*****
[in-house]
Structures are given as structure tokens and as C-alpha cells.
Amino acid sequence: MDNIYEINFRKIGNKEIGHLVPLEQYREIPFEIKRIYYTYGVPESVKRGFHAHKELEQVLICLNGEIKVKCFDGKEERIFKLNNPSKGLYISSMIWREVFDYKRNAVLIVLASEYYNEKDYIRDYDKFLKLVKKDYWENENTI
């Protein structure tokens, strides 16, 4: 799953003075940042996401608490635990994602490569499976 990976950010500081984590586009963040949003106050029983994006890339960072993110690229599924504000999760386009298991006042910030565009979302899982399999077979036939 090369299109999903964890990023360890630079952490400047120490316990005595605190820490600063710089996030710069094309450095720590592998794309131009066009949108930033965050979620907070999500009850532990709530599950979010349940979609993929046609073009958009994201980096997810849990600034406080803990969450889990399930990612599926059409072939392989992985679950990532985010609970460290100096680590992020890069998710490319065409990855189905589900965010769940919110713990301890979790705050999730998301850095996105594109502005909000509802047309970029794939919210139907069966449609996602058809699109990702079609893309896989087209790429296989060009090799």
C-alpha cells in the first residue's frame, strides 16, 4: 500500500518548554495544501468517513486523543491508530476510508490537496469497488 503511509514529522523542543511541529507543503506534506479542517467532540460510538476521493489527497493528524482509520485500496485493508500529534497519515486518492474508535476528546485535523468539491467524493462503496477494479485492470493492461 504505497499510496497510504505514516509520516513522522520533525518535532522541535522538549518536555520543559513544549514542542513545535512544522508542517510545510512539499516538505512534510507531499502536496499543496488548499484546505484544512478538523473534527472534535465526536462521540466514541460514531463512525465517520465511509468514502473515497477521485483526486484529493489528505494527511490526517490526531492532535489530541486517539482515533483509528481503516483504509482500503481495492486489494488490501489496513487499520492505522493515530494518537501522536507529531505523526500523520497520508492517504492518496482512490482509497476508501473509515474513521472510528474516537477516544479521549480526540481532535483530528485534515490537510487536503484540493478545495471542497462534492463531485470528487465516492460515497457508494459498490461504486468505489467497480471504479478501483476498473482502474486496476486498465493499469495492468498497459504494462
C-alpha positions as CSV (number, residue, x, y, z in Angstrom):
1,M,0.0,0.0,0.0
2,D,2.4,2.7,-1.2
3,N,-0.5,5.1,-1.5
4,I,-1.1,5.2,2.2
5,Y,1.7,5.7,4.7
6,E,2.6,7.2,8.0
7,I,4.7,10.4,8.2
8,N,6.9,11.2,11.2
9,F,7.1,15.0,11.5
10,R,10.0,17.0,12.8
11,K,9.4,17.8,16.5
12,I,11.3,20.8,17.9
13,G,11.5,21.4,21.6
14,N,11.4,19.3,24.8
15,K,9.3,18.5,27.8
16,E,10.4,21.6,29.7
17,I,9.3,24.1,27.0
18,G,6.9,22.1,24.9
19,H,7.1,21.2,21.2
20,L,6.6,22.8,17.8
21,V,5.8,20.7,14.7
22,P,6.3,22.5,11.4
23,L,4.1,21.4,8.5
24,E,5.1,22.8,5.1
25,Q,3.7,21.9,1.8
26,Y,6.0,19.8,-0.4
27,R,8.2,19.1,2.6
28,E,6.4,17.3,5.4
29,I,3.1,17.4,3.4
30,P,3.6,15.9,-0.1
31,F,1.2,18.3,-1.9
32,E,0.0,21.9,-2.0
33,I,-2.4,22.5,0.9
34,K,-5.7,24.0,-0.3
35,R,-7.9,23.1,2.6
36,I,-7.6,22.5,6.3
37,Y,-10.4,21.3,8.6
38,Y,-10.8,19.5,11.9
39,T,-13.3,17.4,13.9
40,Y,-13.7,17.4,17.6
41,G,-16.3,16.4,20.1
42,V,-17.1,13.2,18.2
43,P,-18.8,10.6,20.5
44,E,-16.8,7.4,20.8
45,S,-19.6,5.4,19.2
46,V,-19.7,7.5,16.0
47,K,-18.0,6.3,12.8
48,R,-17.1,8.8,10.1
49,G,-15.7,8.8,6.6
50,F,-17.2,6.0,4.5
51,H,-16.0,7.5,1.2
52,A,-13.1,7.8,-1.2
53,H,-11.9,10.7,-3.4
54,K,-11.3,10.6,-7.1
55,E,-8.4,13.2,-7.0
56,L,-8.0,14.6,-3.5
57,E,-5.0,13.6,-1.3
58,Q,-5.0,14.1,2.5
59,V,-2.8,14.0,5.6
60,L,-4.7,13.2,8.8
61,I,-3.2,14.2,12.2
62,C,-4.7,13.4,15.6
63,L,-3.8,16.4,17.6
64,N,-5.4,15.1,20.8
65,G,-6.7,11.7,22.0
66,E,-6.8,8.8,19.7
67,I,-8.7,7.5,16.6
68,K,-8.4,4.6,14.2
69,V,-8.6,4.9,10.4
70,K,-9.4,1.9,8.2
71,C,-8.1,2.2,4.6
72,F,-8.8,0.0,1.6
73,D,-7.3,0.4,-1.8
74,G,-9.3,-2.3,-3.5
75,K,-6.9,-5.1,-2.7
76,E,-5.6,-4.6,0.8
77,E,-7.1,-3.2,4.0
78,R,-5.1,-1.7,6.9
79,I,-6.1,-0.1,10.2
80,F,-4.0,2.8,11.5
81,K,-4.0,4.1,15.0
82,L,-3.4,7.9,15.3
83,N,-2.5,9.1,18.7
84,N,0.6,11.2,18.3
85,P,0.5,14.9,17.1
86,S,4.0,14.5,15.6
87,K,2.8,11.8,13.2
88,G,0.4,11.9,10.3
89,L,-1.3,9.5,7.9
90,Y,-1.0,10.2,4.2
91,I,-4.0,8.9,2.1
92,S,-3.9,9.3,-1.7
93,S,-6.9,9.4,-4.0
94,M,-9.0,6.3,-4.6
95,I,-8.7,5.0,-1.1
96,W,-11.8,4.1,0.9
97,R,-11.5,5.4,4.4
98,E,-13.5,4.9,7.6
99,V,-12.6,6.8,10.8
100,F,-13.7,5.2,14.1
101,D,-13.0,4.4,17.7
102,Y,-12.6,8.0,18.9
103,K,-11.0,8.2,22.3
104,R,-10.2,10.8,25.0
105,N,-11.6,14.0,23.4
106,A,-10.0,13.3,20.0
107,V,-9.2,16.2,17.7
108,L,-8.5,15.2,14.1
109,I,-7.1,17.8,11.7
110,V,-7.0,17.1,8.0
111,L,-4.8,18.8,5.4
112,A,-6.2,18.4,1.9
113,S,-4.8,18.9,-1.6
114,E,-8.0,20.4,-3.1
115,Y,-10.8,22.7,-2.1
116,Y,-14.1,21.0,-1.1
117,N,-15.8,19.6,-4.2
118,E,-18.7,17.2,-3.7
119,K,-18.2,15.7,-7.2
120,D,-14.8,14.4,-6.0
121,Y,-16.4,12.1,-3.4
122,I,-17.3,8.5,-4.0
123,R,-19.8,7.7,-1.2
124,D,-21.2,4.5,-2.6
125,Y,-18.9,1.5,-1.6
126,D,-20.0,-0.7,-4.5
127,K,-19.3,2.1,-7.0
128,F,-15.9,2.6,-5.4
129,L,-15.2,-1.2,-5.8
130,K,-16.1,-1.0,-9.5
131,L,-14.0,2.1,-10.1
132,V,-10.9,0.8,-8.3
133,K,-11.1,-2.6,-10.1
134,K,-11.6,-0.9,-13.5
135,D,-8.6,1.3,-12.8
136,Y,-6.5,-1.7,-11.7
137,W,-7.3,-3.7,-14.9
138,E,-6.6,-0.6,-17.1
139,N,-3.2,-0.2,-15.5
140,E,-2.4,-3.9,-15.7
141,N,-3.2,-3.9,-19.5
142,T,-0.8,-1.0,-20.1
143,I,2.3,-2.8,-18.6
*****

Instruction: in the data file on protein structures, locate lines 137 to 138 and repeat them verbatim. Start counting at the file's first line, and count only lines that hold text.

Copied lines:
131,L,-14.0,2.1,-10.1
132,V,-10.9,0.8,-8.3